Fighting these projects is simple, and you don't need to spend thousands of dollars hiring attorneys, consultants and engineers; all you have to do is make sure your septic systems meet the codes that are on the books today...not 40 years ago.  But there is a smart way to do this; first you need to organize the people in your community and make sure they are on the same page.  The next step is to negotiate bulk discounts with your local septic contractors to perform inspections, designs and installs (for those that need them).  Negotiating with septic system manufacturers will also save you significantly.  Then you can apply for private and public grants to help pay for this process. 

FYI--Since the passing of the Clean Water Act in the 1970's millions of dollars have been allocated for repairing and upgrading onsite systems, but there is a little catch, you need to ask for it and ask for it in they right way.

Once you have code compliant septic systems you can tell the city to run that big-pipe somewhere else because you don't need it.  It's really that simple.  Bob Eichinger and I will work with your community to help you through this process step by step.   

But here is a little warning for you...don't wait too long to act.  What has been happening is engineering firms are sneaking in to design a treatment plant and sticking citizens with a hefty bill, even if they don't get the job.  Read the thank you letter below.  This community paid 3.4 million dollars to an engineering firm that didn't even dig a hole (we are going to try and help them get some of this money back).  And keep in mind, they paid large legal fees and were still going to lose.      

July 29, 2009

Mr. Jim VonMeier

Dear Jim:

I wanted to send you a thank you note for helping us fight the sewer project in our Alexandria Lakes area community.  As you know, the Central Lakes Region Sanitary District (CLRSD) never asked us if we wanted a public sewer, they just started doing it.  However, there were enough of us that knew what had happened to nearby Lake Winona and devastation to the Town of Forada, when the sewer was forced on those areas.  Because of that knowledge, when the sewer came pounding on our doors, we formed our own non-profit group entitled CLEER (Citizens League for Environmental and Economic Responsibility) to fight the project. 

We started  as so many communities in our position have done, we contacted the Department of Natural Resources, Pollution Control Agency, the University of Minnesota and our local septic contractors to see if anyone could help us but they did nothing.  We even spent thousands of dollars to hire legal counsel to represent us, but when the CLRSD announced last fall they were going to break ground in a matter of weeks it was apparent we were going to lose.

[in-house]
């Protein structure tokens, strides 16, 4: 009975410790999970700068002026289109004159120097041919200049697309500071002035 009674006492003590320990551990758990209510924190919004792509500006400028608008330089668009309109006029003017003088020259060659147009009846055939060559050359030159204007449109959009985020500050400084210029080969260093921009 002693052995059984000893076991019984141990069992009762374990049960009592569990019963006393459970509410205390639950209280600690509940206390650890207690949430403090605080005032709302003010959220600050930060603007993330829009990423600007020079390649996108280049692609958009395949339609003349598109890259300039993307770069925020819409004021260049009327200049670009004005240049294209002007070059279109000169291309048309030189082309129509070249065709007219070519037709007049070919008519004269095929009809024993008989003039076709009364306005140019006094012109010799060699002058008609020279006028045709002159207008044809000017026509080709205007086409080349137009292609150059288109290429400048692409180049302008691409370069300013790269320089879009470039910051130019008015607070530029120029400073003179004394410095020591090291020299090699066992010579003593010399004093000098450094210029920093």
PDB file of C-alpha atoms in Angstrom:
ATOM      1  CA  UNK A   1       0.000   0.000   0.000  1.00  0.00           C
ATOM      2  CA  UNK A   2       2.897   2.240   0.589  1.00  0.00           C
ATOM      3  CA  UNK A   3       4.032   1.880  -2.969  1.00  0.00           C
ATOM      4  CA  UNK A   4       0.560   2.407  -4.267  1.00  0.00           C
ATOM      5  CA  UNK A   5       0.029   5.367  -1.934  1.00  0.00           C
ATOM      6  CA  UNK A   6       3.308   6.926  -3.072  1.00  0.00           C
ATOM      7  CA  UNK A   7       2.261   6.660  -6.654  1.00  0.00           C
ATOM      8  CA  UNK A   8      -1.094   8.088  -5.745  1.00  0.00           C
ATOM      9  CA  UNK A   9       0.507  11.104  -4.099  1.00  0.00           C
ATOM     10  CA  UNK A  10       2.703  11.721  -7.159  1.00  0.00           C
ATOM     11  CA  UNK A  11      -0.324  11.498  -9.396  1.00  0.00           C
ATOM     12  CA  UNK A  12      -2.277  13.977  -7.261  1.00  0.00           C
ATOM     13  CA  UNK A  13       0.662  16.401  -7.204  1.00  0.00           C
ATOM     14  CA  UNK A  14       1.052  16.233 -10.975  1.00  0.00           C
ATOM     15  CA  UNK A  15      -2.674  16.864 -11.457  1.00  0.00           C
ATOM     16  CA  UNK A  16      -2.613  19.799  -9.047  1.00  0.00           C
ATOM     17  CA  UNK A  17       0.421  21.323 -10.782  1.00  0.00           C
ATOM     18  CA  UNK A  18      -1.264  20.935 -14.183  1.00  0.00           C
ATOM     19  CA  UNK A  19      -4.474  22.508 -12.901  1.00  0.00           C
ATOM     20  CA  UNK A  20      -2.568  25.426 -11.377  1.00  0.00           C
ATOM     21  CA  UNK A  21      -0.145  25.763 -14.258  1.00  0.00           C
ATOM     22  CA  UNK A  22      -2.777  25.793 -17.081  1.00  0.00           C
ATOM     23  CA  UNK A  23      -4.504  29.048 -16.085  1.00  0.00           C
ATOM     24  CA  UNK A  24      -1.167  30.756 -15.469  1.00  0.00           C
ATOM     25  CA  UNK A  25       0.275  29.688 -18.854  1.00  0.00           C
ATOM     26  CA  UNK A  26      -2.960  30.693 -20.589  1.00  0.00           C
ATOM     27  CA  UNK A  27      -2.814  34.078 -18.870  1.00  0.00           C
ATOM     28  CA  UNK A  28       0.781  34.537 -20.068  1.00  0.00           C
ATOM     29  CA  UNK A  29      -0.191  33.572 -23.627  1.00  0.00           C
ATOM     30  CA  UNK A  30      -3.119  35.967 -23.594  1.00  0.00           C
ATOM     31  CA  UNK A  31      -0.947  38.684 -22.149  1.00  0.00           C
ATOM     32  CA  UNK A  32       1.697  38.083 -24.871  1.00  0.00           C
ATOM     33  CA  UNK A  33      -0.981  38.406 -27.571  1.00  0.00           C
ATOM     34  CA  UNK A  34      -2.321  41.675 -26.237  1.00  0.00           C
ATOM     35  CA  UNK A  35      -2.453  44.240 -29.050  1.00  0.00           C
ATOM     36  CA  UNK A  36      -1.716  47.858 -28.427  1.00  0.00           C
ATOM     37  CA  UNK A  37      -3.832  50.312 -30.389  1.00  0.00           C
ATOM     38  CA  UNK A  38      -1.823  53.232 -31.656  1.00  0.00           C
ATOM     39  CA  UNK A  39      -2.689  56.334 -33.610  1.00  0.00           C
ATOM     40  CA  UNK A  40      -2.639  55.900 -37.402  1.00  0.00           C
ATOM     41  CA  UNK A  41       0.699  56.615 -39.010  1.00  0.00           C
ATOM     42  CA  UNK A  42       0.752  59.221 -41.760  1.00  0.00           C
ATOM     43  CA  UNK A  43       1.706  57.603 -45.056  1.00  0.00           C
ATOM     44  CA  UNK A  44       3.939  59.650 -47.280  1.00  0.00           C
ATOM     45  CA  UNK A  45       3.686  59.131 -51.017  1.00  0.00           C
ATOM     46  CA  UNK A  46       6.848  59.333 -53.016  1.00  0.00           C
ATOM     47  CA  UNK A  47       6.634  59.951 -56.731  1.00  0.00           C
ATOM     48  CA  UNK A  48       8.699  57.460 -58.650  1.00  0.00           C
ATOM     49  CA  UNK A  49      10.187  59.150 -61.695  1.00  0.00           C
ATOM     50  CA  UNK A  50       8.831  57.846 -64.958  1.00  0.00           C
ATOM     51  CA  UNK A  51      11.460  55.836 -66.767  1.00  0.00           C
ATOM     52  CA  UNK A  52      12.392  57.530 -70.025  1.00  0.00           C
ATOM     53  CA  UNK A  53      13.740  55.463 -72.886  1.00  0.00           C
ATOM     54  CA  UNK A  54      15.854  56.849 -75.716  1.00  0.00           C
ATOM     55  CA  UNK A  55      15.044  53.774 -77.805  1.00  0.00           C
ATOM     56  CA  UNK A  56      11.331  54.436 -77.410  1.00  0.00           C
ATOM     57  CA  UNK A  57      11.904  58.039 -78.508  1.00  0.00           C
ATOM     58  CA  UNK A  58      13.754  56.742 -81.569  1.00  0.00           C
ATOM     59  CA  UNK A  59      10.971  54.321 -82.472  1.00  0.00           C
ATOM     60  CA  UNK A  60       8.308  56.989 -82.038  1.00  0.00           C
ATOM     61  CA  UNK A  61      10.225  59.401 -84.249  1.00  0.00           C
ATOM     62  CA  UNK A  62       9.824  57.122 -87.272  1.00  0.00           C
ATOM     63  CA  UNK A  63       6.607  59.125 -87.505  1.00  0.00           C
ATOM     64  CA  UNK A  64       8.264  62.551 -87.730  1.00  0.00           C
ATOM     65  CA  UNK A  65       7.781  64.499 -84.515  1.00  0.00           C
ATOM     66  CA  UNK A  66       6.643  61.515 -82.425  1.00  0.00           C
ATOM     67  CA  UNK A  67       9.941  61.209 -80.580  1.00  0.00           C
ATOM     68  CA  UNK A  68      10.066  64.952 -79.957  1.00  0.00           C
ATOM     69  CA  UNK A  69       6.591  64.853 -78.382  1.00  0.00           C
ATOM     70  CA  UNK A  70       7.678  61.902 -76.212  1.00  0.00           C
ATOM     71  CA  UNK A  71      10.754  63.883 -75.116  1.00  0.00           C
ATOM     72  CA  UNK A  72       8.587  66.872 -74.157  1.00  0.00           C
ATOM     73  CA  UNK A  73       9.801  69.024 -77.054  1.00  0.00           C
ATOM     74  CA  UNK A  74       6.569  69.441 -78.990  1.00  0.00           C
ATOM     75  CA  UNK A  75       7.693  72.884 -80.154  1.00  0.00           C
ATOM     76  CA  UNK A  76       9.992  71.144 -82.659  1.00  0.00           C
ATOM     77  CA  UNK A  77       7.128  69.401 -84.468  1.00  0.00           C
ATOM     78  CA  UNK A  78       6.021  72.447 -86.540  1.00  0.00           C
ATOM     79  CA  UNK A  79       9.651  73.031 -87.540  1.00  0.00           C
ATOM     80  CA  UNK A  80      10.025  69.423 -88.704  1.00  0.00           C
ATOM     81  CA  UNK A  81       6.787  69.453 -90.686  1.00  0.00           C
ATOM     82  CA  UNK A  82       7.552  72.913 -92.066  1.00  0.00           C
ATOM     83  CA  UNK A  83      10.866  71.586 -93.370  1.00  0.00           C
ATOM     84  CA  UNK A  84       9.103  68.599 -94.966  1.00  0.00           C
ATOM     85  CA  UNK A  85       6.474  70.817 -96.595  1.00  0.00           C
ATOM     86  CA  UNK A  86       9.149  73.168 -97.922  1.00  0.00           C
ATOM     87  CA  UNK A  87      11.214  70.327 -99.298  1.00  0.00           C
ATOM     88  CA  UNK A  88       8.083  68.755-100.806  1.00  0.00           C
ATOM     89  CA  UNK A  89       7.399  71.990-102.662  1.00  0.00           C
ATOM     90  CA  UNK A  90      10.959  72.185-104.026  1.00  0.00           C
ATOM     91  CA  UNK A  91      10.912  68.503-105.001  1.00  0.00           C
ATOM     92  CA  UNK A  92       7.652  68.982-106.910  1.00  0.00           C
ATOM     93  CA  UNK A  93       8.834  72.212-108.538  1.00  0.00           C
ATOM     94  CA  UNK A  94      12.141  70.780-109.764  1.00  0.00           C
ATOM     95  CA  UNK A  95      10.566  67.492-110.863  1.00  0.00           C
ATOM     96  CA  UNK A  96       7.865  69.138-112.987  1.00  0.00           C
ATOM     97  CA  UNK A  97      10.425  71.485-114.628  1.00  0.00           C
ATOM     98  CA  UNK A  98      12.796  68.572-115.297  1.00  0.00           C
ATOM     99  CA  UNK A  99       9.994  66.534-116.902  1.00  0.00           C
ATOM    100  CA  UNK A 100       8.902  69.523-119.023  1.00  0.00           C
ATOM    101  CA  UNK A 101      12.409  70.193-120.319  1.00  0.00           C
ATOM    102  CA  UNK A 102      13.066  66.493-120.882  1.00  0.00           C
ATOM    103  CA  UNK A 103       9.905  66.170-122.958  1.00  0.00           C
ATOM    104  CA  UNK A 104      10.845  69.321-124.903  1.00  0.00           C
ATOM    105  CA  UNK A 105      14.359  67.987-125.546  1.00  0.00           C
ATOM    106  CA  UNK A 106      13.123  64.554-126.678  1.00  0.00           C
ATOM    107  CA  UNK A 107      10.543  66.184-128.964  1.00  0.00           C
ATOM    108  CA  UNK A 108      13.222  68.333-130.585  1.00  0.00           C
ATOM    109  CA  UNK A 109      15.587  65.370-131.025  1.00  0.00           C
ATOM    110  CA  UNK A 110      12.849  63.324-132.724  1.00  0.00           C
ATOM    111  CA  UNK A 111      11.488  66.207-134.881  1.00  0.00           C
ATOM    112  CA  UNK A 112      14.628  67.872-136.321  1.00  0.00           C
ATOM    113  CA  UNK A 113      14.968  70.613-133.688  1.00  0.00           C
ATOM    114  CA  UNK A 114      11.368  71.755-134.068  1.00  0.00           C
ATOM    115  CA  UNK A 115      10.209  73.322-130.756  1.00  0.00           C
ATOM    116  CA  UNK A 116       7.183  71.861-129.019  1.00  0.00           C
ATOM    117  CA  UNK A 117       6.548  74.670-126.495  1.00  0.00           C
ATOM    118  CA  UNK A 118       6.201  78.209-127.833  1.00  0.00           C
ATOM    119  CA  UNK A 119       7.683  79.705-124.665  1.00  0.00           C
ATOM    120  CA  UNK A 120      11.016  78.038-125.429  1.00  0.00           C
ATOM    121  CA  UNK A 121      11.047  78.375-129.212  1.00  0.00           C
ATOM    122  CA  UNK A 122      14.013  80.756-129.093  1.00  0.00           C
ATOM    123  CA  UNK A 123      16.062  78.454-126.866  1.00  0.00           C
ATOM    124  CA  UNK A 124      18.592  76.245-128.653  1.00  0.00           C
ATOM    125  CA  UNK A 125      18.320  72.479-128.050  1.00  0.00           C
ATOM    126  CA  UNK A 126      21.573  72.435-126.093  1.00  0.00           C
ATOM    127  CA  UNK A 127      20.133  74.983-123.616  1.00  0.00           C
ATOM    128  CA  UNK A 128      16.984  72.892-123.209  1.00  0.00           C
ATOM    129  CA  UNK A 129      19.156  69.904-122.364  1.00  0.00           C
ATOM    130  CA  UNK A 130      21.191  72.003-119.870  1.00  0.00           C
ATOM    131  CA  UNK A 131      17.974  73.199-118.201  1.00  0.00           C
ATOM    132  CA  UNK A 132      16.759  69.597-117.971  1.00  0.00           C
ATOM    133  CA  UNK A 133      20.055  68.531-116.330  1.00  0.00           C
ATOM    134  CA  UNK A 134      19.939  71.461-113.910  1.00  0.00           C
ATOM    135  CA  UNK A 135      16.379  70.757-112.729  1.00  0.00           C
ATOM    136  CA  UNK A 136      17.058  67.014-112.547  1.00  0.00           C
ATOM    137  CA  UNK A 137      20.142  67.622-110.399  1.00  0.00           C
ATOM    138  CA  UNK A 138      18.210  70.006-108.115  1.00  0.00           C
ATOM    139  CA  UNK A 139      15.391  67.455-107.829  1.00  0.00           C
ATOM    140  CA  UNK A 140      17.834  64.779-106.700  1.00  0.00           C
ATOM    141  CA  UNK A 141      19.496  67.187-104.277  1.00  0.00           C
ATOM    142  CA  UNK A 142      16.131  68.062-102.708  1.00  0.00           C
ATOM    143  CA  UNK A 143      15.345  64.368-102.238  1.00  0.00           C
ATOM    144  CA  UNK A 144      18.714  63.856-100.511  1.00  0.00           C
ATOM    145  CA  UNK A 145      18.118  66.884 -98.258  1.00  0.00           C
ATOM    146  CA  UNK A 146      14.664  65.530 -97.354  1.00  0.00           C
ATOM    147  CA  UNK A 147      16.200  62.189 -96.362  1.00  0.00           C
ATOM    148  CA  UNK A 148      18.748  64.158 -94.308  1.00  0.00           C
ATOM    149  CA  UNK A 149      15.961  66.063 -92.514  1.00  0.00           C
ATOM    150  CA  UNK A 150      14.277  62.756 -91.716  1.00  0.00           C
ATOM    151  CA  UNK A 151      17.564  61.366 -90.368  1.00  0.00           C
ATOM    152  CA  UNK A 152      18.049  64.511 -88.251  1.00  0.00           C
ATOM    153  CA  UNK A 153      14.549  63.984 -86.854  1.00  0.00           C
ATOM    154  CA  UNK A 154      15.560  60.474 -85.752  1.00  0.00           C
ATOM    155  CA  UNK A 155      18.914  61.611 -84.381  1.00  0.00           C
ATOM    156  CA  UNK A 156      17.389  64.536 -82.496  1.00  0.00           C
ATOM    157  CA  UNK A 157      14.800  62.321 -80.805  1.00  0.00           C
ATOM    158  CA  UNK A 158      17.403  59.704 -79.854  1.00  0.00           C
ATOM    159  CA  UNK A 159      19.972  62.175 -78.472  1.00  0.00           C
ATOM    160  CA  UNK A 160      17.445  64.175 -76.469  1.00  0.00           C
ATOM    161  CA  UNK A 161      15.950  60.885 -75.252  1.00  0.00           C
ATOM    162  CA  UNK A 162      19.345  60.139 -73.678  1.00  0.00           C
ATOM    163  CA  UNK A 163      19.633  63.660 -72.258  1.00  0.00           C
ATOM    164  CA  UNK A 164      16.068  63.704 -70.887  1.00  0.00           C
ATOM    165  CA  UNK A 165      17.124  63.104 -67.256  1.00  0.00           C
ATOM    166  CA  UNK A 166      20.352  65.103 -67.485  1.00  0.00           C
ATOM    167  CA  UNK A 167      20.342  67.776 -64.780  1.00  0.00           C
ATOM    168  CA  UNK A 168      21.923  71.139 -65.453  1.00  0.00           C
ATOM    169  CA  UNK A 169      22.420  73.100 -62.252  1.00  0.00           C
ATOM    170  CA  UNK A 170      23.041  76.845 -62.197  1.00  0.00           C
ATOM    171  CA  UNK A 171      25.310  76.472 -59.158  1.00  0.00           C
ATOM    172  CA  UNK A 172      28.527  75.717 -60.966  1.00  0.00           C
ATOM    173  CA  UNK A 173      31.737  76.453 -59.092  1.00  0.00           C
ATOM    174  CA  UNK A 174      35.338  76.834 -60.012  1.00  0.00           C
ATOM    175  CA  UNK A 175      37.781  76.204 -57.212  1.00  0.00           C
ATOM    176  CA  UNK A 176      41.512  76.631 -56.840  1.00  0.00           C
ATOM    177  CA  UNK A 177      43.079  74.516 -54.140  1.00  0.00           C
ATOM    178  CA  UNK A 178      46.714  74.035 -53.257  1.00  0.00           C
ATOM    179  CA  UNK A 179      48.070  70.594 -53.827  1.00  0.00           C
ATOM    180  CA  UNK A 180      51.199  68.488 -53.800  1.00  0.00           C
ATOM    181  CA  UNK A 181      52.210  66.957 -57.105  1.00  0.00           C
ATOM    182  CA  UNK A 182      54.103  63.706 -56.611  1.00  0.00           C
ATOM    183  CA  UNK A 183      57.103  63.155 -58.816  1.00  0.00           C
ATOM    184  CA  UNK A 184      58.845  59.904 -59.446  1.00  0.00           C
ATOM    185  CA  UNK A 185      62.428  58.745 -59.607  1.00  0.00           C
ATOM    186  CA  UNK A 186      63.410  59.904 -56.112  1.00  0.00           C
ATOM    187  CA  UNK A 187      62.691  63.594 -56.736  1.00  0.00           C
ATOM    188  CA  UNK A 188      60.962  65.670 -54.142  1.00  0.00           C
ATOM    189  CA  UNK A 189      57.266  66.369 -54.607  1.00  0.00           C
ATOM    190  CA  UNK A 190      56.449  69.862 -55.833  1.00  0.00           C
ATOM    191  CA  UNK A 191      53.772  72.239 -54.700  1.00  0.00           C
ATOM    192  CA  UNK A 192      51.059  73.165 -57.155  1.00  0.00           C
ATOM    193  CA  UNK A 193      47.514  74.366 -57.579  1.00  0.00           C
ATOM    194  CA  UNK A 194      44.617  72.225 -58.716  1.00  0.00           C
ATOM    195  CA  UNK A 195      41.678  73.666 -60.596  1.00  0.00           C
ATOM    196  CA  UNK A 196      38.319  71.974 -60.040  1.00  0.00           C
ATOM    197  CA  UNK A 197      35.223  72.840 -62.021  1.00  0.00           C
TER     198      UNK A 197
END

As a last resort we began searching the internet to see if there was anyone that could help us.  Of all the “experts” out there, the only one we could find was you, and imagine how surprised we were when we saw you were also located in Minnesota.  You said if we paid for gas, you would come up the next day to our Town Hall Meeting.

After the CLRSD representatives got done telling everyone how great the public sewer would be you stood up and told the crowd the true story.  When people heard the small assessment fee of $10,000.00 was just the cost to run the pipe past our homes and did not include the costs to build the plant/run the mains out to our neighborhoods and our share could be as high as $60,000.00, while the damage to our lakes would actually go up, property owners were ready to riot.  You did more in 4 minutes to derail this project than we were able to do in 4 years.

From there you helped organize public meetings that gave us the long version of what we would be facing, including how development would bring a dramatic increase in population that would cause skyrocketing taxes for more police, fire, road construction, etc. and how the added population would cause our wells to run dry (something no one had mentioned before) generating another “public utility” project of running water service out to our neighborhoods.

You then explained how septic systems were not only far cheaper but better for the health of our lakes, would help control development AND protect our water supplies, and if we wanted to fight it all we had to do was make sure we all had code compliant septic systems, which most people already have.  The more we learned and the more we realized this was not being done to protect us and our lakes, but so a handful of engineers and developers could profit millions of dollars while we the taxpayers would be handed the bill. 

This was enough to convince us to go as a group to the State and demand they shut down the sewer plan so we could stay with our septic systems, and it worked!  They put a hold on the project, and finally legislatively disbanded the sewer district. 

Now you’ve helped us get organized to make sure our septic systems will pass state requirements, negotiated with the contractors and manufacturers to get us significant discounts for those few that need work and how we can apply for government and private grants to pay for this, and you did it all for a few tanks of gas and dinner.

I just wish there were more out there like you willing to work with citizens to help shut down these projects and expose the truth behind them.  They are not about the need to protect the environment or the public’s health; it’s about greed and a few people selling out the future for profit.

Again, thank you.  I hope you can help other communities battle these projects and if you need an example of how people can fight these project and win, feel free to call us.


Get the picture...Like these people, you can spend years and millions dollars in engineering fees and legal costs, or you can do it right from the start.  

If your community is facing a treatment facility and want to fight it you can reach me at:

1-763-856-3800 (direct) or 1-888-873-6505 or by email at 

You can reach Bob Eichinger at

Or call him at 1-845-803-1571

We will have much more information available when time allows us to get it up on the sites...the clock is ticking on this one.  

Jim vonMeier-Environmental Educator 

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Septic Protector, Zimmerman, MN 55398 

Email Contact

1-763-856-3800 or 1-888-873-6505